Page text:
It might have to do with our lifestyle habits that are resistant to change. The failure — so far — of the Speedo Bus Service proves something to that effect.
In a city where mass transit is an eternal issue, despite the government investing heavily in the sector, it is not hard to imagine why Speedo has proved to be an ‘experiment’ gone wrong. For one thing, the commuters who are used to the good old ticketing routine, haven’t taken to the new fare system wherein they are supposed to buy a card worth Rs200, out of which Rs130 are deducted and they are left only with Rs70 as usable credit. They find it all too confusing. The result is almost empty buses on some of the city’s busiest roads.
And, to think that these buses come equipped with all the modern facilities, in accordance with international standards. There is air-conditioning to boost.
The card fare system is followed the world over. But Lahore, it seems, isn’t ready for it. “If I forget to swipe the card upon leaving the bus, I can’t avail the discount on my next trip,” says Shabana Naseer, a student of Punjab University.
Naseer bought the card and every time she swiped it, Rs20 was deducted from it, on the single trip. By the time she reached home, she had consumed the entire balance.
Junaid Ali, a resident of Township, has a suggestion: the government should introduce a stop-to-stop fare system as an alternative. A manual labourer, Ali says he cannot afford to cough up Rs200 for the card for himself and for each of his family members if they choose to travel with him on Speedo.
Launched by Chief Minister Punjab Mian Shahbaz Sharif on March 20 this year, the 200-odd Speedo buses ply on 14 different routes within a radius of 500 metres, connecting the 27-kilometre Metro Bus route to the rest of Lahore. Of these, 162 buses are large, with a capacity for 70 passengers. On a regular day, they can carry up to 1,000 passengers each.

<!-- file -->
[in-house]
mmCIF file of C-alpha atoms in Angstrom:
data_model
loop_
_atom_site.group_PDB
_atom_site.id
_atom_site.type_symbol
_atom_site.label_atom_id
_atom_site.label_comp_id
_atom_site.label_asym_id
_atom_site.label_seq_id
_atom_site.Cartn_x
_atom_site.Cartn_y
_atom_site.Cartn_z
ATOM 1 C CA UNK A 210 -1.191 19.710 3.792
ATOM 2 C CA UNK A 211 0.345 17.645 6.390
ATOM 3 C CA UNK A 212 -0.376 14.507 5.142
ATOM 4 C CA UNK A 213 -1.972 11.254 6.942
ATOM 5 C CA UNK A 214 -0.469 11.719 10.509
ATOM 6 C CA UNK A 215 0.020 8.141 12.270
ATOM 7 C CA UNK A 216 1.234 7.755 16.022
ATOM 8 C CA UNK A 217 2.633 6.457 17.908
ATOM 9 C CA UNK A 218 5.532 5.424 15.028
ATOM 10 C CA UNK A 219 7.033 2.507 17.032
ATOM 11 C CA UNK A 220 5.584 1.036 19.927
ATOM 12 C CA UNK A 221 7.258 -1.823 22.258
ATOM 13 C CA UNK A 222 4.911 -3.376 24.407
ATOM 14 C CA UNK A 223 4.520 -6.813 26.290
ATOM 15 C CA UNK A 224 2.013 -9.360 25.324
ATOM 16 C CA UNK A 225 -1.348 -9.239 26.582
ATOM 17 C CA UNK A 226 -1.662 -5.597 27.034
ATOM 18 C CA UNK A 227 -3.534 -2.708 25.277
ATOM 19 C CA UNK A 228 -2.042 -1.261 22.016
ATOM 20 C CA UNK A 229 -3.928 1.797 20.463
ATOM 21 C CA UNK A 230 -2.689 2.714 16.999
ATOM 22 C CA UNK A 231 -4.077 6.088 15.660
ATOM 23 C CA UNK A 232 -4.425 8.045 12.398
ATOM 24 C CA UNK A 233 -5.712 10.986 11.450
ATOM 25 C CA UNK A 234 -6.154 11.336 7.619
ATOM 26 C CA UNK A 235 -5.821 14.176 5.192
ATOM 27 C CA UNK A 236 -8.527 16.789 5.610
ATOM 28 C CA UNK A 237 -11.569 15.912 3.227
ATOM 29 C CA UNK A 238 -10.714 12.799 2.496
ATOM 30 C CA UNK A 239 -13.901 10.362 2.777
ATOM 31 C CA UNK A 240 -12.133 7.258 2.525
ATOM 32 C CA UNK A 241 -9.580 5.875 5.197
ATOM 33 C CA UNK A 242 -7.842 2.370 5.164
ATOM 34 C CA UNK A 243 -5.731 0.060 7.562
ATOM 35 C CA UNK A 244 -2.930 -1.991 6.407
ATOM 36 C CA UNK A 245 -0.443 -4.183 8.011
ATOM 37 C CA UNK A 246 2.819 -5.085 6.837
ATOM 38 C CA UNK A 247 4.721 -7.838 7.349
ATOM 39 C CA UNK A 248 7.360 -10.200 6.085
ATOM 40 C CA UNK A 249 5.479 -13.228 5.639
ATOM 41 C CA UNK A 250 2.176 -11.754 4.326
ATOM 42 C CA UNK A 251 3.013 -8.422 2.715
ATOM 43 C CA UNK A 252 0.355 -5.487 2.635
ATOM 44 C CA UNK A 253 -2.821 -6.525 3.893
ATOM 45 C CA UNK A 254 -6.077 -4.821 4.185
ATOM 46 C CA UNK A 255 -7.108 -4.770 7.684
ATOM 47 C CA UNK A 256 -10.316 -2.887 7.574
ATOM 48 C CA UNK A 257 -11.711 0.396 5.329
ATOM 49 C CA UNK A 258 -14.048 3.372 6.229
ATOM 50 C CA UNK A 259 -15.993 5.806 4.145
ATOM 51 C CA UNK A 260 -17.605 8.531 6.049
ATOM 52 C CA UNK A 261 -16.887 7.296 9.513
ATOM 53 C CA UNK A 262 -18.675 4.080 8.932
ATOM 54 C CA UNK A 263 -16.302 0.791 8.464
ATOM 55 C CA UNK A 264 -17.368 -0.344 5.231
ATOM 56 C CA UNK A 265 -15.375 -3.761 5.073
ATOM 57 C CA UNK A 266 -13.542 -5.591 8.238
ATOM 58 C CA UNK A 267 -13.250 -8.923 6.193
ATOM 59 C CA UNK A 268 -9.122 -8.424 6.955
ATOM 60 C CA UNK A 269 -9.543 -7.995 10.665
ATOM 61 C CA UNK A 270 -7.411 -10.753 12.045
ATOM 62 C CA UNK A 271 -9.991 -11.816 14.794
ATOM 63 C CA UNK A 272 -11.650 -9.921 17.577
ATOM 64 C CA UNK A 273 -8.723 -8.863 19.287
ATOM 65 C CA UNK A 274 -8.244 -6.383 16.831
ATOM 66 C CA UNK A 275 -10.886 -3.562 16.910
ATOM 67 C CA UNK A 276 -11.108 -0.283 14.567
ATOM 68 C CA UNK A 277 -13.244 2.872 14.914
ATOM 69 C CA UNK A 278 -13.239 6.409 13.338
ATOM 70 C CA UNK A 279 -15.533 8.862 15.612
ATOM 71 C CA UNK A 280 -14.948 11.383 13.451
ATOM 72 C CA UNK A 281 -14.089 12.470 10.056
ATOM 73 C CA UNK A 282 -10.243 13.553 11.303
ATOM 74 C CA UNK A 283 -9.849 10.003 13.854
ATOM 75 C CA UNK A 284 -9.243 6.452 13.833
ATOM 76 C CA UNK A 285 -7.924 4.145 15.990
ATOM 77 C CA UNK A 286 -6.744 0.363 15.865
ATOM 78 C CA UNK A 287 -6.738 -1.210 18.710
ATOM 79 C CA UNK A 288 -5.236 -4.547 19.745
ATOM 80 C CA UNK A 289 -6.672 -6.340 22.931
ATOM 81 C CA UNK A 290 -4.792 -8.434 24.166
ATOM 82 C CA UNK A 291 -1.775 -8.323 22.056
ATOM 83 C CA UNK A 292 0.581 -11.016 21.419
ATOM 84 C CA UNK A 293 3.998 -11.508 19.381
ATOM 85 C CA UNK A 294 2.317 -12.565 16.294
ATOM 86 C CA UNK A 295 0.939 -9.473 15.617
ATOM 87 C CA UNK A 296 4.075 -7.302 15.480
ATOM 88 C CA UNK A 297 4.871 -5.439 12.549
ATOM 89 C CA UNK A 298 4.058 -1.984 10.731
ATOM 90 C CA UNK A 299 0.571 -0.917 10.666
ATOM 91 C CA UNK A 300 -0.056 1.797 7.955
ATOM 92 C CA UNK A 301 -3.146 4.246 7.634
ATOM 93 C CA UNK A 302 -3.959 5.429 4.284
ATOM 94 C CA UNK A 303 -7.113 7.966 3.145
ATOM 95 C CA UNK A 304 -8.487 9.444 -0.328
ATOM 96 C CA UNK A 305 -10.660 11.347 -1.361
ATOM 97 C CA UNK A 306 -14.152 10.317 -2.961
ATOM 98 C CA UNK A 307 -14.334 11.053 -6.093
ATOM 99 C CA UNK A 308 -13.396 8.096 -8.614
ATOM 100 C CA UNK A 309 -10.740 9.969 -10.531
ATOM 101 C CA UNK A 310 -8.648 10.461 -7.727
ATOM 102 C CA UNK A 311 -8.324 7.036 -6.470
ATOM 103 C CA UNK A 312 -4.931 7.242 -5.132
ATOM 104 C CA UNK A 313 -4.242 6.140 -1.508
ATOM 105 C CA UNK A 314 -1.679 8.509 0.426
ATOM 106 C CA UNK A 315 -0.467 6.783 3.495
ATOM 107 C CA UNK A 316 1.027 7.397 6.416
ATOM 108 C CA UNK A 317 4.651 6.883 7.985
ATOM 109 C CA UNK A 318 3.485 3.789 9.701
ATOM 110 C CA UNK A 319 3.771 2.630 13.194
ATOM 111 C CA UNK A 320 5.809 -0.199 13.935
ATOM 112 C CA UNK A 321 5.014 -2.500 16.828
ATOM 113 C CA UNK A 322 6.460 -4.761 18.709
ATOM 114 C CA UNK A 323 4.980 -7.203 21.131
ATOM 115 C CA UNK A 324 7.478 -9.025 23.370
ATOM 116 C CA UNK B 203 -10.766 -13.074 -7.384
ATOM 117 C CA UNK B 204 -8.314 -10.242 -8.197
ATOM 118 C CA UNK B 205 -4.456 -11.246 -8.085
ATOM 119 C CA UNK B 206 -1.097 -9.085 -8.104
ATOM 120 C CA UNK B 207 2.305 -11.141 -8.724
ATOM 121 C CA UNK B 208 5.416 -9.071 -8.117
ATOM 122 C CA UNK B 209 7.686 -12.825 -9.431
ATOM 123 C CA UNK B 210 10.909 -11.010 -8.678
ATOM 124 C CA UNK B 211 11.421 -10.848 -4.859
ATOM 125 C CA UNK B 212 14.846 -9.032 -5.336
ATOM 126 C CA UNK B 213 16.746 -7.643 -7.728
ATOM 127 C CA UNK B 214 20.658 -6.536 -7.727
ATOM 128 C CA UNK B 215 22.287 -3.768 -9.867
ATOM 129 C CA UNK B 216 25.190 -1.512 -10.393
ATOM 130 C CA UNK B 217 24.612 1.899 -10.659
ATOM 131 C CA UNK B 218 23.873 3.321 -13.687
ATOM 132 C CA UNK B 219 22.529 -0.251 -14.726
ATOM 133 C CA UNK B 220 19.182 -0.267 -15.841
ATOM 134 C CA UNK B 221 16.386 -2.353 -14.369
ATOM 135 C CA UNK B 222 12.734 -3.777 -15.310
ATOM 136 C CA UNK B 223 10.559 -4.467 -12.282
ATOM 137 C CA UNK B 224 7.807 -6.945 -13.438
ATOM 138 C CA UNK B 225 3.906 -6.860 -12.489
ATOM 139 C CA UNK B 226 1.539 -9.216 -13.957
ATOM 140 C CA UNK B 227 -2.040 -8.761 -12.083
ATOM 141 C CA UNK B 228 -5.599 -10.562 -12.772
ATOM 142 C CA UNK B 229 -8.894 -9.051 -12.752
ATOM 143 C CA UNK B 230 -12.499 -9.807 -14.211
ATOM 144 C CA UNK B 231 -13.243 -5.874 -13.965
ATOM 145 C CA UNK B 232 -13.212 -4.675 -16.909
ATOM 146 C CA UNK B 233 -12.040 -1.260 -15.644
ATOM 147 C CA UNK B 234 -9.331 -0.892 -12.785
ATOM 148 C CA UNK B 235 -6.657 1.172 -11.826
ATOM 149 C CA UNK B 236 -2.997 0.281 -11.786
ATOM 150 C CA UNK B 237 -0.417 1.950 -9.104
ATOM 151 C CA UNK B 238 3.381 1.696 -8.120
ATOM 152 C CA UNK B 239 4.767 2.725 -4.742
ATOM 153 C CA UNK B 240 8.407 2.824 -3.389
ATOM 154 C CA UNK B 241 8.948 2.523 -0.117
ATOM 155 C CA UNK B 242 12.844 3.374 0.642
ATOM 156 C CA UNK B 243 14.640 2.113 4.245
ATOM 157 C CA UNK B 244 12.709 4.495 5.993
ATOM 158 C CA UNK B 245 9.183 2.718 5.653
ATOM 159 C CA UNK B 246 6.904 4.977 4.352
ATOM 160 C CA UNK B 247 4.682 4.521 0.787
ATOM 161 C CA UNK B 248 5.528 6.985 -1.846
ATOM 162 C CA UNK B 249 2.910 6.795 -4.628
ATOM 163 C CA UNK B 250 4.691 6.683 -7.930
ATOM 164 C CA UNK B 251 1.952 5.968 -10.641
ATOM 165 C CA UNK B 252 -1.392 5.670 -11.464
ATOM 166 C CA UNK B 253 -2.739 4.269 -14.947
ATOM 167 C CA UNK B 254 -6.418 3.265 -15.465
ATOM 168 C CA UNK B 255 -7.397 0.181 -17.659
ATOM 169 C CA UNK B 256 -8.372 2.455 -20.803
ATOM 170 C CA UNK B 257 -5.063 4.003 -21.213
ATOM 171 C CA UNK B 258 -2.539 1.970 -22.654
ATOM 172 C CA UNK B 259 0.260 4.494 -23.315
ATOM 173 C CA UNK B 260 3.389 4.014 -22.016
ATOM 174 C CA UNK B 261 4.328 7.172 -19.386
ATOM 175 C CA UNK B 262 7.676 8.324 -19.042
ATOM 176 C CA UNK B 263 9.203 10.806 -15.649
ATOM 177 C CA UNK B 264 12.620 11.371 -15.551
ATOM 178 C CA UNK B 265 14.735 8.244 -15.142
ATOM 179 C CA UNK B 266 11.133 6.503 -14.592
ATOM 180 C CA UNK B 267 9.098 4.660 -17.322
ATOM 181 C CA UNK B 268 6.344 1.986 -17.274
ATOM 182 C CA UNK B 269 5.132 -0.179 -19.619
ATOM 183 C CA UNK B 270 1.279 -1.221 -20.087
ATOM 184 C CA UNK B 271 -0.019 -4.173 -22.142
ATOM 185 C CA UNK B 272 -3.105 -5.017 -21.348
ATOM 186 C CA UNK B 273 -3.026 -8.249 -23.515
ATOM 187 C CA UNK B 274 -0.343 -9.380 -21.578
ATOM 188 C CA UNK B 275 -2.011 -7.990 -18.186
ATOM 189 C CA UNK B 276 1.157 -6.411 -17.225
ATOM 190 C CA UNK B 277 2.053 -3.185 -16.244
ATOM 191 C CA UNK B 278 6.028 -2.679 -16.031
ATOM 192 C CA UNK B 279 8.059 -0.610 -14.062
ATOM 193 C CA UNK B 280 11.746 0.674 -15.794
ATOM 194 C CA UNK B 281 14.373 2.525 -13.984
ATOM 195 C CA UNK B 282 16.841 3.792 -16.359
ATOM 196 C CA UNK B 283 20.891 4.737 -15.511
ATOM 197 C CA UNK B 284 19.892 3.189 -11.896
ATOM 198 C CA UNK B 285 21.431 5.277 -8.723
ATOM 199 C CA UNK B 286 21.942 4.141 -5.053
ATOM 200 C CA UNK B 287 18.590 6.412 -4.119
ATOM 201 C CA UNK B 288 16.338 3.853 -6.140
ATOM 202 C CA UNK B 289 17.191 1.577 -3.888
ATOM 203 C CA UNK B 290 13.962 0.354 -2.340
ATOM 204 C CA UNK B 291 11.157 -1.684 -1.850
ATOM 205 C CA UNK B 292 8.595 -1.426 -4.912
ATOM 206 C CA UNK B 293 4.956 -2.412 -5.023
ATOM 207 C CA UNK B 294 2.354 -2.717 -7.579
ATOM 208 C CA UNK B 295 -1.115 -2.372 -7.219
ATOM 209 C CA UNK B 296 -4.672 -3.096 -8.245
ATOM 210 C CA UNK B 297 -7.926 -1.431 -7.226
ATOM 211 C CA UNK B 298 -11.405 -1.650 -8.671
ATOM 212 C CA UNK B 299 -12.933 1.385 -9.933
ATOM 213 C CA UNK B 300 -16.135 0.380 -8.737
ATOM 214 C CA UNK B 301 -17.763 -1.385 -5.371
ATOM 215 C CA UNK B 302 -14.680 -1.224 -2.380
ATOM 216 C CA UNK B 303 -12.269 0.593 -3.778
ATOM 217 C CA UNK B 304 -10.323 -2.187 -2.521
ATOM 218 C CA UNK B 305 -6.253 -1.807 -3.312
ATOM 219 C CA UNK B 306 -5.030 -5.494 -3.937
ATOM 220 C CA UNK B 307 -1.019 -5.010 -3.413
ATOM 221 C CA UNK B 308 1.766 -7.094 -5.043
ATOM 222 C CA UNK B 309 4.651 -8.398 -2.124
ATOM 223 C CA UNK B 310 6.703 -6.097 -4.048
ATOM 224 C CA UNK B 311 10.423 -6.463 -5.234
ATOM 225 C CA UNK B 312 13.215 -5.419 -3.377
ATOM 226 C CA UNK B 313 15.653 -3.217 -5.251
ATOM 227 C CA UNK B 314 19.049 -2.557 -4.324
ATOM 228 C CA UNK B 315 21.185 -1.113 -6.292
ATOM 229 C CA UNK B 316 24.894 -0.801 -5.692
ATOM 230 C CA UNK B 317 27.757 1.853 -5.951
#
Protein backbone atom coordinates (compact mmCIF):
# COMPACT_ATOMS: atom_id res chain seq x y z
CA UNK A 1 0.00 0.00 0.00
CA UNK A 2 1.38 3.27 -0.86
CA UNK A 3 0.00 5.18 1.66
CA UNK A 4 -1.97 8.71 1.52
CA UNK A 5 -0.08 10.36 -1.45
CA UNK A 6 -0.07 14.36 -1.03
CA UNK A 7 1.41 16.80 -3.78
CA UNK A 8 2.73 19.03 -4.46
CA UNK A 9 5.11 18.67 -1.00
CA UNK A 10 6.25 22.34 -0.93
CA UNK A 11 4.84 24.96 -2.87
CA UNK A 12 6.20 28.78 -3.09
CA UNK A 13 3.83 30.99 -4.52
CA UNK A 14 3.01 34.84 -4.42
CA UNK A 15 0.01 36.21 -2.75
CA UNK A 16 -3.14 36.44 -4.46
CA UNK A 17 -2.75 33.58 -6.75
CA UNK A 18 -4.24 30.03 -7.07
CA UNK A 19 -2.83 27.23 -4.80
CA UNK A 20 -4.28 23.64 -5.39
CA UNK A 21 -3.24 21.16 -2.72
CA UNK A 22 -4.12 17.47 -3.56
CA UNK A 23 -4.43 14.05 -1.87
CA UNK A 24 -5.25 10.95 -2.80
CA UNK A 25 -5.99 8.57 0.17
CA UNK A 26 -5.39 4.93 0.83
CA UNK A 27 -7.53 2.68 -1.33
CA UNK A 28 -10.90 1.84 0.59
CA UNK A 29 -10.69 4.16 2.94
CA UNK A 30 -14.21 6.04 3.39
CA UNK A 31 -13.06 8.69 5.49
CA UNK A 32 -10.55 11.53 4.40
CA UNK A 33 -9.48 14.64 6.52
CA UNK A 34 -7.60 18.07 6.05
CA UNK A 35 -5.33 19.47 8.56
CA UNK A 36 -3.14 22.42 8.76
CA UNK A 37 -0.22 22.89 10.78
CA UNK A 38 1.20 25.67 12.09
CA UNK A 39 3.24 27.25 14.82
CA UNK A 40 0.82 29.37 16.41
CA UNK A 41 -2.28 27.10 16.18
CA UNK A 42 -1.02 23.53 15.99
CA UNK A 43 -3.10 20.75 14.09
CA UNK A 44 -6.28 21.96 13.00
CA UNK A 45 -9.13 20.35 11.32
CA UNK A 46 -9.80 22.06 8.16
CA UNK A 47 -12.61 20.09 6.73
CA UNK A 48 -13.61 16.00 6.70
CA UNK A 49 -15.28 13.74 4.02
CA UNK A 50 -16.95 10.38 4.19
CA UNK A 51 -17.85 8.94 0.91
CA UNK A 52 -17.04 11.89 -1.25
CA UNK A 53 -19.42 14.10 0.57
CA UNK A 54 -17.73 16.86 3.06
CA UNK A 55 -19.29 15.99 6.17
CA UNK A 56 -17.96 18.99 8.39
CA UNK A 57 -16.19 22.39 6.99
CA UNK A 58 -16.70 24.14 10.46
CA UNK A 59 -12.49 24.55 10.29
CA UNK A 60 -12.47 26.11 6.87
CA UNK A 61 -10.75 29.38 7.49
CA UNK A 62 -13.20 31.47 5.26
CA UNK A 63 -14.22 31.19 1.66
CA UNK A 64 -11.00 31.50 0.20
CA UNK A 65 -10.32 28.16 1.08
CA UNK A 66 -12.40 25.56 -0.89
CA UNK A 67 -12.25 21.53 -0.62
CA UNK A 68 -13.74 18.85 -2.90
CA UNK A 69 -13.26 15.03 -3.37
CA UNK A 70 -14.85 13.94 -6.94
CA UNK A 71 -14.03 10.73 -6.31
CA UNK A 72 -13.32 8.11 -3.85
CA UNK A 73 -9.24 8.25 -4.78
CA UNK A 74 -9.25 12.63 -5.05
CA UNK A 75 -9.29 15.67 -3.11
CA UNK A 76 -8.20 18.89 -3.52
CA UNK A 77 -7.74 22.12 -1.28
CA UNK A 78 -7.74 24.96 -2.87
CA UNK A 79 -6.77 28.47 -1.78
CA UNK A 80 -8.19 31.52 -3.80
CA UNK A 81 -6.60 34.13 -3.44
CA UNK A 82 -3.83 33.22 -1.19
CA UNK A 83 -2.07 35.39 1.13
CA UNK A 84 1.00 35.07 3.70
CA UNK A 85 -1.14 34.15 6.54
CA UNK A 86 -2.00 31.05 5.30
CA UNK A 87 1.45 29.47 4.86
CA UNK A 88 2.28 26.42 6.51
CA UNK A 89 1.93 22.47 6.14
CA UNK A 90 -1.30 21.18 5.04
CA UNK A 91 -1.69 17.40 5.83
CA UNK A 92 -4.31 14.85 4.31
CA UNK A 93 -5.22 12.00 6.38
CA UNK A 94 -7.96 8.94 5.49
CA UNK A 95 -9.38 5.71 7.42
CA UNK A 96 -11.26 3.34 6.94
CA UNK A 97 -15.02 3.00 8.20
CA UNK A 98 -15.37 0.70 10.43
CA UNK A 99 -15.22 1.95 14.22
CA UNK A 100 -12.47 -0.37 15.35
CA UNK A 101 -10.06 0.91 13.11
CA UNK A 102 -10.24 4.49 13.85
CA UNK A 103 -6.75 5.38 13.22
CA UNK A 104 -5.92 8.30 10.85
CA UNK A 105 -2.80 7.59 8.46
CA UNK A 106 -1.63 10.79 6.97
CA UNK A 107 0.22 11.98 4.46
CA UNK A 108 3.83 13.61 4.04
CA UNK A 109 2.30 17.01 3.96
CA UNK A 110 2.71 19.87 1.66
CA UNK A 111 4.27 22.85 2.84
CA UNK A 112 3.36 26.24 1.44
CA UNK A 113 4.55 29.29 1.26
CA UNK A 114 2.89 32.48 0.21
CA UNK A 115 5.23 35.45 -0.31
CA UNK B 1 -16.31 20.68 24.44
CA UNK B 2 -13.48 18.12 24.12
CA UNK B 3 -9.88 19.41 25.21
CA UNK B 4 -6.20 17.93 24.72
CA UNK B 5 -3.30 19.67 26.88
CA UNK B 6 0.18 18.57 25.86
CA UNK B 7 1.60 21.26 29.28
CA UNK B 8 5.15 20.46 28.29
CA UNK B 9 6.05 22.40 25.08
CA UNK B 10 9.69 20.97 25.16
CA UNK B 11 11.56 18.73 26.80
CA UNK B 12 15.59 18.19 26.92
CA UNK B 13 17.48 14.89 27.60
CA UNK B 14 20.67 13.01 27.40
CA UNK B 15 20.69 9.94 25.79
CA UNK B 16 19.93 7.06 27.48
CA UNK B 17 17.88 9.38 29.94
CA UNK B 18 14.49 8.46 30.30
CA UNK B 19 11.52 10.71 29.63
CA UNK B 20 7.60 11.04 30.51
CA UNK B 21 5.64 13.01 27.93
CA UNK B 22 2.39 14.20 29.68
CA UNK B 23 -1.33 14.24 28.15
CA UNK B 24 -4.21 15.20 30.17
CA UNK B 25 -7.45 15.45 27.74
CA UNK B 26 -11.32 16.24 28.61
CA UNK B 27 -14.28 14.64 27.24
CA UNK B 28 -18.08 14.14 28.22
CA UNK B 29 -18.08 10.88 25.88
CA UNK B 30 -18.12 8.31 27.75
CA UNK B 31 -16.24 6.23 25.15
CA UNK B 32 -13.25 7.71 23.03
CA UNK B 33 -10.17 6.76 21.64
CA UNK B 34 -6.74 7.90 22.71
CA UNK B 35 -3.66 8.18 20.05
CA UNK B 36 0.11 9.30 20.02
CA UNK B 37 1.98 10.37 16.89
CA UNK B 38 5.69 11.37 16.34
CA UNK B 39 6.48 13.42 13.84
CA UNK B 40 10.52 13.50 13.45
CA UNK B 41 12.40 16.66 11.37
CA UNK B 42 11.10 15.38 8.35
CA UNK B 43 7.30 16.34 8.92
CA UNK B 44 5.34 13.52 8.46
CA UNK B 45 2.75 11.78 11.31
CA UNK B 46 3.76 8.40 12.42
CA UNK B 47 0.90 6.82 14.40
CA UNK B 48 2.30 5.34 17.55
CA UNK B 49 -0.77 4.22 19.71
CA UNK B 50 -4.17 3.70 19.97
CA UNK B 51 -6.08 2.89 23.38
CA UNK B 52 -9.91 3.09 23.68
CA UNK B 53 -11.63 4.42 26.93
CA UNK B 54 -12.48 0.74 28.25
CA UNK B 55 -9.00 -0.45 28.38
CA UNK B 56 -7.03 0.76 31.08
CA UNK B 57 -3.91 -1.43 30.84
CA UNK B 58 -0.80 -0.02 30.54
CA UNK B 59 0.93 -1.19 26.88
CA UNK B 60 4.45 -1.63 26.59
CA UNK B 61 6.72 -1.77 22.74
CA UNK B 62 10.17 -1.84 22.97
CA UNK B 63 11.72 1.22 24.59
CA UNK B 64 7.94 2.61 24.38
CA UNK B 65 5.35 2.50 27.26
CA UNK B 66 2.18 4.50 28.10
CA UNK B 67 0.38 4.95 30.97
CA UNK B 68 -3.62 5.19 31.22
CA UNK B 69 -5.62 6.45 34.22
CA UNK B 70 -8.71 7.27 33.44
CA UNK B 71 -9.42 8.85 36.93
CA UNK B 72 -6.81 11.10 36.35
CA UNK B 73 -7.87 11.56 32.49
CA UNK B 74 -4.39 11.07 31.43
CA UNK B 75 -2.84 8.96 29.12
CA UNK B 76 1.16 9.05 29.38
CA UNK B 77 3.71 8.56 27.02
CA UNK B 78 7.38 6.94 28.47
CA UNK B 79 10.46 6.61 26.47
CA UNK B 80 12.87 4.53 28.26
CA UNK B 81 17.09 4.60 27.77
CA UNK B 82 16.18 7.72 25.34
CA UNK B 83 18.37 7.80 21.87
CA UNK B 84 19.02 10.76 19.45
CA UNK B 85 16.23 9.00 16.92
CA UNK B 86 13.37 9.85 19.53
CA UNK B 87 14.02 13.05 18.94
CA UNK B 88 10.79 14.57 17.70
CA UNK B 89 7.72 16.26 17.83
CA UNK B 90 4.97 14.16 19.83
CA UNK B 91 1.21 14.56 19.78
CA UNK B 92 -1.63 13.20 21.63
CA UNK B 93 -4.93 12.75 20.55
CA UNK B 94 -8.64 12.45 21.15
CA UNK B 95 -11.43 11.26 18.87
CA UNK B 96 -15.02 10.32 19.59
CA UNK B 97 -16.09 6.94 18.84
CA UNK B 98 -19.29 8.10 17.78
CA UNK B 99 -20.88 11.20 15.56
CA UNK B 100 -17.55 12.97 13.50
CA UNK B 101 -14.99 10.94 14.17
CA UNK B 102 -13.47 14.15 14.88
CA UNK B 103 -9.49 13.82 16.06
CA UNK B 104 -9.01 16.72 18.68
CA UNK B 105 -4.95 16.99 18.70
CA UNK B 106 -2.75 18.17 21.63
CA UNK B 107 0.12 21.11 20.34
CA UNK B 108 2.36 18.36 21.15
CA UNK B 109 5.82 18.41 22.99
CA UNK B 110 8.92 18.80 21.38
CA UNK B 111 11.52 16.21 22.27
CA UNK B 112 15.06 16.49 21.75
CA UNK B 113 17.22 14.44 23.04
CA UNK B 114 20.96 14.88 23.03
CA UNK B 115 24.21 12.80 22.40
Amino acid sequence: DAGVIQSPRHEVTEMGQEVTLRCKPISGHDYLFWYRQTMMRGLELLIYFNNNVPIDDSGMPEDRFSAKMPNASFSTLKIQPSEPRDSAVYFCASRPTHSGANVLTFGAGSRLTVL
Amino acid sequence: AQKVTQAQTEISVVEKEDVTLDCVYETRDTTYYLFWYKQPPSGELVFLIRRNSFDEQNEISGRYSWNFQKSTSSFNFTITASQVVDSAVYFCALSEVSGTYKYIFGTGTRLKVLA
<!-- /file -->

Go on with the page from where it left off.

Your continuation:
Ironically, despite having been rejected by the public, the Punjab Mass Transit Authority (PMTA) continues to run these huge vehicles on city roads. Speedo has become a roaring example of poor planning on the part of the government. Clearly, no proper research about public habits and financial capacity was carried out before conceiving the project.
Ozair Shah, General Manager Operations, PMTA, has a different take on the subject. He says that Speedo is “sure to capture the public fancy in due time.
“So far, we’ve sold 42,000 Balance Load Cards. We want that every commuter should have the card on them when they step out in the street.”
He insists that public awareness campaigns have also been launched in this regard, “The idea is to educate the masses on the new [fare] system.”
Explaining the fare collection, Shah says it is “automatic.” Besides, “the buses are equipped with Scheduling System. We can’t revise it, and there’s no reason for us to do so.”
He adds that the PMTA is moving towards achieving its targets.
Highlighting some of the key features of Speedo, he says the buses arrive every 10 minutes; they have automated announcement facility, door sensors, a ramp for the specially challenged persons, and a state-of-the-art surveillance system operated with the help of security cameras.
The card, as per Shah, “can be bought when you step inside [the bus]. It costs Rs200 with Rs70 as balance. You can also purchase a card for Rs130 at the different Metro Bus stations if you wish not to have the balance to travel.
“The feeder bus charges a flat rate of Rs15. When you get in, you are supposed to scan your card; this shall initially deduct Rs20, and the system will automatically refund Rs5 if you rescan your card upon leaving the bus.
“The passengers transferring from one feeder bus to another have to pay an additional Rs5, but no additional charges apply for those transferring from a feeder bus to the Metro within 30 minutes of their journey,” he says. “The card’s life is 15 years.”
On the other hand, a number of daily commuters that TNS spoke to said they would love to take the (Speedo) bus provided it did away with the card
system. They were of the view that if the government didn’t want to change the system, it should give cards free of cost for an initial period of time till the people could become familiar with it.